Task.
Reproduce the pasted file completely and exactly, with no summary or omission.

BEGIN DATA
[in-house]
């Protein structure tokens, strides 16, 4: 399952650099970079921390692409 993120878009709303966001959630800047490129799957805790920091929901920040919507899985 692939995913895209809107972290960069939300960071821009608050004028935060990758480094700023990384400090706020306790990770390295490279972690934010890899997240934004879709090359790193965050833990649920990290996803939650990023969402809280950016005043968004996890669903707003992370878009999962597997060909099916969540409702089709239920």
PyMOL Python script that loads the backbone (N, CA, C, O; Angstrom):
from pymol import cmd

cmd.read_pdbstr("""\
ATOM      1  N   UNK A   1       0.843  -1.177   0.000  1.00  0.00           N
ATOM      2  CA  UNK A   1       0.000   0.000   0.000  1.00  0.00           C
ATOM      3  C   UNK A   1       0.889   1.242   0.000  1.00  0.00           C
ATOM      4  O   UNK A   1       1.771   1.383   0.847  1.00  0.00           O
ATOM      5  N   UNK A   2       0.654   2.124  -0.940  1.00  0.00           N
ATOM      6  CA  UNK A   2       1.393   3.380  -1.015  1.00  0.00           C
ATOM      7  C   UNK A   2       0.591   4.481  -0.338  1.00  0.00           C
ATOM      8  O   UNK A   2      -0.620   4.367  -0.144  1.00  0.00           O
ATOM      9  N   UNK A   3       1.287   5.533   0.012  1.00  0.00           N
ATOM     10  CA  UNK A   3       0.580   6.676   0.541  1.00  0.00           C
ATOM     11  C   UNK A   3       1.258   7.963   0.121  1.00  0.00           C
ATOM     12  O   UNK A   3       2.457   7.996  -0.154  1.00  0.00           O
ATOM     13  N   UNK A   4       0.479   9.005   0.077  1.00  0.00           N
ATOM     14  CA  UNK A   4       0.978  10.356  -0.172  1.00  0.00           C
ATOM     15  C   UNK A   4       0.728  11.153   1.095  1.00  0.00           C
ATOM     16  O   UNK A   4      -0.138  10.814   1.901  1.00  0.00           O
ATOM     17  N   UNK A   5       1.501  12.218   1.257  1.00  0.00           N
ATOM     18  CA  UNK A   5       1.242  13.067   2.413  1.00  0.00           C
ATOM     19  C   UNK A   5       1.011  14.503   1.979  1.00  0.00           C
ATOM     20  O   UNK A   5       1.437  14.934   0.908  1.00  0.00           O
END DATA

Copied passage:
[in-house]
């Protein structure tokens, strides 16, 4: 399952650099970079921390692409 993120878009709303966001959630800047490129799957805790920091929901920040919507899985 692939995913895209809107972290960069939300960071821009608050004028935060990758480094700023990384400090706020306790990770390295490279972690934010890899997240934004879709090359790193965050833990649920990290996803939650990023969402809280950016005043968004996890669903707003992370878009999962597997060909099916969540409702089709239920």
PyMOL Python script that loads the backbone (N, CA, C, O; Angstrom):
from pymol import cmd

cmd.read_pdbstr("""\
ATOM      1  N   UNK A   1       0.843  -1.177   0.000  1.00  0.00           N
ATOM      2  CA  UNK A   1       0.000   0.000   0.000  1.00  0.00           C
ATOM      3  C   UNK A   1       0.889   1.242   0.000  1.00  0.00           C
ATOM      4  O   UNK A   1       1.771   1.383   0.847  1.00  0.00           O
ATOM      5  N   UNK A   2       0.654   2.124  -0.940  1.00  0.00           N
ATOM      6  CA  UNK A   2       1.393   3.380  -1.015  1.00  0.00           C
ATOM      7  C   UNK A   2       0.591   4.481  -0.338  1.00  0.00           C
ATOM      8  O   UNK A   2      -0.620   4.367  -0.144  1.00  0.00           O
ATOM      9  N   UNK A   3       1.287   5.533   0.012  1.00  0.00           N
ATOM     10  CA  UNK A   3       0.580   6.676   0.541  1.00  0.00           C
ATOM     11  C   UNK A   3       1.258   7.963   0.121  1.00  0.00           C
ATOM     12  O   UNK A   3       2.457   7.996  -0.154  1.00  0.00           O
ATOM     13  N   UNK A   4       0.479   9.005   0.077  1.00  0.00           N
ATOM     14  CA  UNK A   4       0.978  10.356  -0.172  1.00  0.00           C
ATOM     15  C   UNK A   4       0.728  11.153   1.095  1.00  0.00           C
ATOM     16  O   UNK A   4      -0.138  10.814   1.901  1.00  0.00           O
ATOM     17  N   UNK A   5       1.501  12.218   1.257  1.00  0.00           N
ATOM     18  CA  UNK A   5       1.242  13.067   2.413  1.00  0.00           C
ATOM     19  C   UNK A   5       1.011  14.503   1.979  1.00  0.00           C
ATOM     20  O   UNK A   5       1.437  14.934   0.908  1.00  0.00           O